A similar project on the B83 main road between Hameln and Hehlen in May 2004 proved that fine milling in combination with placement of a thin cold layer can be thoroughly profitable. Due to extensive rutting, the asphalt pavement on both sides of the carriageway had to be durably rehabilitated here in order to cope with heavy traffic loads in the coming years. A total area of almost 23,000 m² was rehabilitated over a length of roughly 3 km. Preparatory fine milling is particularly effective on sites of this size and with the type of damage found there: the savings and the repairs made to the damaged asphalt pavement confirm the cost-efficiency and quality of the method selected. Here too, the tried-and-tested W 2000 with fine milling drum took on the job and completed the milling work in just two days so that the thin cold layer could be applied.
Carriageways of every kind, including airport runways which are exposed to extreme load pressures due to the weight and speed of aircraft, can profit from the placement of thin cold layers with preparatory fine milling. Rapid completion of a planned construction project is particularly important during ongoing airport operation and the durability of the pavement must be guaranteed for several years to come. The purpose of the work at Jever airport in northern Germany was to restore the skid-resistance of the runway and foreseeably extend the service life of the old surface courses.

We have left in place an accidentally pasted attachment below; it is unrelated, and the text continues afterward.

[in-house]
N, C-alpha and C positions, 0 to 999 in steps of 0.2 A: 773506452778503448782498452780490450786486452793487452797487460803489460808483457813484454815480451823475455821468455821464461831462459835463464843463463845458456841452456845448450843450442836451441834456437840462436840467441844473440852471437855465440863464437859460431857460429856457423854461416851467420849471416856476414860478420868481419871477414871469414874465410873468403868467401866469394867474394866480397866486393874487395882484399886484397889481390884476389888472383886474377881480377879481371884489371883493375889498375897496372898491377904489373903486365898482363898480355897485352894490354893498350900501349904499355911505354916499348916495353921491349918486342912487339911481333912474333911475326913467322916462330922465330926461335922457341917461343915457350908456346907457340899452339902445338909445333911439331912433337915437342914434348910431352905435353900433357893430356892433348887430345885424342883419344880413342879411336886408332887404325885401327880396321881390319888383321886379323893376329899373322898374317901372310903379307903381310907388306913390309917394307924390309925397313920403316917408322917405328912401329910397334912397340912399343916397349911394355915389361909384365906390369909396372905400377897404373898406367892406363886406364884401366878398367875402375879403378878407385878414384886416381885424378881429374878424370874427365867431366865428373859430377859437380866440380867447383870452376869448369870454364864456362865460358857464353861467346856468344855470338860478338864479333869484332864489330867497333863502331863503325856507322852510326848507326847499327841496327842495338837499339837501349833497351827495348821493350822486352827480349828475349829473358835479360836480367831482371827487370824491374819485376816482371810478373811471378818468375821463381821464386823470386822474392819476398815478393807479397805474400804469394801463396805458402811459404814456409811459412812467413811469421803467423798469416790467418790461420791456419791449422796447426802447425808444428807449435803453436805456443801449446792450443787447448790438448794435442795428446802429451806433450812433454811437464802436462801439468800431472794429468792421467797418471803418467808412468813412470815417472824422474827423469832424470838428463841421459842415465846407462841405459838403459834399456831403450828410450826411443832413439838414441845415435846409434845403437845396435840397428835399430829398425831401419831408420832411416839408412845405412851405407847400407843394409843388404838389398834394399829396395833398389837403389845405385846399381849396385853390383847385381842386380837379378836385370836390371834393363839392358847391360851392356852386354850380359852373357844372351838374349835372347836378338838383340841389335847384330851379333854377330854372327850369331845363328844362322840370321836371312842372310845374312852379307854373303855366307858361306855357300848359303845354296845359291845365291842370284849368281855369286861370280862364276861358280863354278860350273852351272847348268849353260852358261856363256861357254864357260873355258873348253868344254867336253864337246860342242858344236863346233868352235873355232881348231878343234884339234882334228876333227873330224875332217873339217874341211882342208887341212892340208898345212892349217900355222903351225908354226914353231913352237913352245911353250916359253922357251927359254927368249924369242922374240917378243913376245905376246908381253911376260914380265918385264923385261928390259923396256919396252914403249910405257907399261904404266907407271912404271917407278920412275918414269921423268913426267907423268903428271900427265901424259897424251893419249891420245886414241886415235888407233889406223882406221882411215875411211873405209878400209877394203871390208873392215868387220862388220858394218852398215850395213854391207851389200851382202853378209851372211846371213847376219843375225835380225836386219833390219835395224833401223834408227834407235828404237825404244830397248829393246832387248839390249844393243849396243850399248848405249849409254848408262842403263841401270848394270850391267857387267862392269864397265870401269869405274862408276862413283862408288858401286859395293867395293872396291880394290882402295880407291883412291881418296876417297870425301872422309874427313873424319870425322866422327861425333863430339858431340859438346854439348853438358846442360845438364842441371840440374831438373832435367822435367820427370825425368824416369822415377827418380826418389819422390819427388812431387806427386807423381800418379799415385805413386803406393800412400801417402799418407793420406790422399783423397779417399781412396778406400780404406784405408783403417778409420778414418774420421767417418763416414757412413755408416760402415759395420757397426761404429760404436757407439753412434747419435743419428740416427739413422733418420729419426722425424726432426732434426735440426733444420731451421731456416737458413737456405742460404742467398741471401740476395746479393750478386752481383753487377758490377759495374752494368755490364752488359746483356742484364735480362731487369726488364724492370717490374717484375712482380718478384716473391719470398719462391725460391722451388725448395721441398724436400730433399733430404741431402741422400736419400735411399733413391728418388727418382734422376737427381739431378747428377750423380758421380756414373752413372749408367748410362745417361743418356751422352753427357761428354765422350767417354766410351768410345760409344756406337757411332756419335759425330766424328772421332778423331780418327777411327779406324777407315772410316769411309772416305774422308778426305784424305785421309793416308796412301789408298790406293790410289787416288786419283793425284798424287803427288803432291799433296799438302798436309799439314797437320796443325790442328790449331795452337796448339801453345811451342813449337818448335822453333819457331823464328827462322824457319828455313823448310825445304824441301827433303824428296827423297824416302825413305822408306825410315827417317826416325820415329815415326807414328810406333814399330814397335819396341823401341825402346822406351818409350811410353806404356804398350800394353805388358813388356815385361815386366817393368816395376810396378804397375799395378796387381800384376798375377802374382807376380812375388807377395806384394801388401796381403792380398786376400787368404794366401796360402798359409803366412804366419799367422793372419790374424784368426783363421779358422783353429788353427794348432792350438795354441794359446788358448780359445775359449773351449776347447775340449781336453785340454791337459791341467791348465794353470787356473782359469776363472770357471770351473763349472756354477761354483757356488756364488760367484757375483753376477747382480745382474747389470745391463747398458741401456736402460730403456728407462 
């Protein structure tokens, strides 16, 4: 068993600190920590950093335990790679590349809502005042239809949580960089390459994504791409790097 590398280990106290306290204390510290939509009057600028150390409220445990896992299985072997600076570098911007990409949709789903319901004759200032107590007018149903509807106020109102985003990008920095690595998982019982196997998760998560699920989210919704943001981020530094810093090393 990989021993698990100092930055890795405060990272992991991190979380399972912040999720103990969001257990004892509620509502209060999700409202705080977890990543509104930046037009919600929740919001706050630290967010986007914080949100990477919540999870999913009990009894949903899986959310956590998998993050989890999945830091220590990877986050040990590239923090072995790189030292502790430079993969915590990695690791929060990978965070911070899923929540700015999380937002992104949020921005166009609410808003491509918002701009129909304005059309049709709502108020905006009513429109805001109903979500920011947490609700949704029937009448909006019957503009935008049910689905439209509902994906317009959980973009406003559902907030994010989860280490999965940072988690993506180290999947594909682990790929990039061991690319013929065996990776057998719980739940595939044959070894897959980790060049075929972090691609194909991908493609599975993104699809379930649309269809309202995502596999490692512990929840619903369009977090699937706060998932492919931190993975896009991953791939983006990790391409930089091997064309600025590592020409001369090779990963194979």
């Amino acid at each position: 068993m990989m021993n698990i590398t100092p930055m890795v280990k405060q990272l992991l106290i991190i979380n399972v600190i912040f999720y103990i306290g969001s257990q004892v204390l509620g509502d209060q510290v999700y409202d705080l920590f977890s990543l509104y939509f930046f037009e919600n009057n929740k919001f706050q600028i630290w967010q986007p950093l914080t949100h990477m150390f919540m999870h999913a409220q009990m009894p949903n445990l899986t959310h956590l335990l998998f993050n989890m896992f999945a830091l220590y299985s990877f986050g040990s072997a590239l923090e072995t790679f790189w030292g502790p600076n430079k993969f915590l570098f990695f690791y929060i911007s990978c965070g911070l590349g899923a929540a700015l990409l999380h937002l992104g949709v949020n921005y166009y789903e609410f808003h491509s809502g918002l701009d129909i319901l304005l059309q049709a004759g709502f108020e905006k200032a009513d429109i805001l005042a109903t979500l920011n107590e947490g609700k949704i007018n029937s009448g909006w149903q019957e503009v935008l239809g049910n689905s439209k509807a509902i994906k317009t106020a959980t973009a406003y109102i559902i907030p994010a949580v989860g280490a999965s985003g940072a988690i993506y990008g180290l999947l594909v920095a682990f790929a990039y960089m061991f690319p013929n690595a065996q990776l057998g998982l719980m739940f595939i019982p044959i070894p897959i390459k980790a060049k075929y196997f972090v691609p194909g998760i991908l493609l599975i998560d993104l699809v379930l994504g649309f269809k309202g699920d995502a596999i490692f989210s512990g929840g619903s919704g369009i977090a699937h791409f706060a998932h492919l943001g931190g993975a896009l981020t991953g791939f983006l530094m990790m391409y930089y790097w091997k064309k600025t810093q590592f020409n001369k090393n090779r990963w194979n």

Here too, it was perfectly clear that the quality-boosting fine-milling method would be applied in order to assure a level surface overall. And safety naturally takes top priority at an airport. As a result, the optimum bonding between rough fine-milled surface and thin cold layer once again proved the unbeatable technical advantage of fine milling at Jever airport.
The projects outlined here clearly show that the various possible uses of thin cold layers combined with preparatory fine milling open up enormous economic potential for future road repair projects, not only for specialized road milling contractors, but also for the construction authorities inviting tenders for the work. This method indisputably constitutes a cost-efficient alternative with high quality standards.